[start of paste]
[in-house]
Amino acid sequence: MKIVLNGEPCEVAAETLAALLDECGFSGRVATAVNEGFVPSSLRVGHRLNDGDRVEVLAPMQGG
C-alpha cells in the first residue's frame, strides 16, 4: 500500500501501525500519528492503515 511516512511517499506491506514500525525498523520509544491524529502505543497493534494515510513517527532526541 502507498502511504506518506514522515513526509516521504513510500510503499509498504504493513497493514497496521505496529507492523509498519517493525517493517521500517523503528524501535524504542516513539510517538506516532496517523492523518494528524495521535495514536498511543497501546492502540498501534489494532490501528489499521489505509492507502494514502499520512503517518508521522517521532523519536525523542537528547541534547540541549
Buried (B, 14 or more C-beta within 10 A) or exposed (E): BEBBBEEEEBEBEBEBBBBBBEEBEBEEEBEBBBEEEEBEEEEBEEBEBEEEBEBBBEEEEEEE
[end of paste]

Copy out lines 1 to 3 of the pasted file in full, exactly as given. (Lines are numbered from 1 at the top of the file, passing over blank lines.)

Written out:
[in-house]
Amino acid sequence: MKIVLNGEPCEVAAETLAALLDECGFSGRVATAVNEGFVPSSLRVGHRLNDGDRVEVLAPMQGG
C-alpha cells in the first residue's frame, strides 16, 4: 500500500501501525500519528492503515 511516512511517499506491506514500525525498523520509544491524529502505543497493534494515510513517527532526541 502507498502511504506518506514522515513526509516521504513510500510503499509498504504493513497493514497496521505496529507492523509498519517493525517493517521500517523503528524501535524504542516513539510517538506516532496517523492523518494528524495521535495514536498511543497501546492502540498501534489494532490501528489499521489505509492507502494514502499520512503517518508521522517521532523519536525523542537528547541534547540541549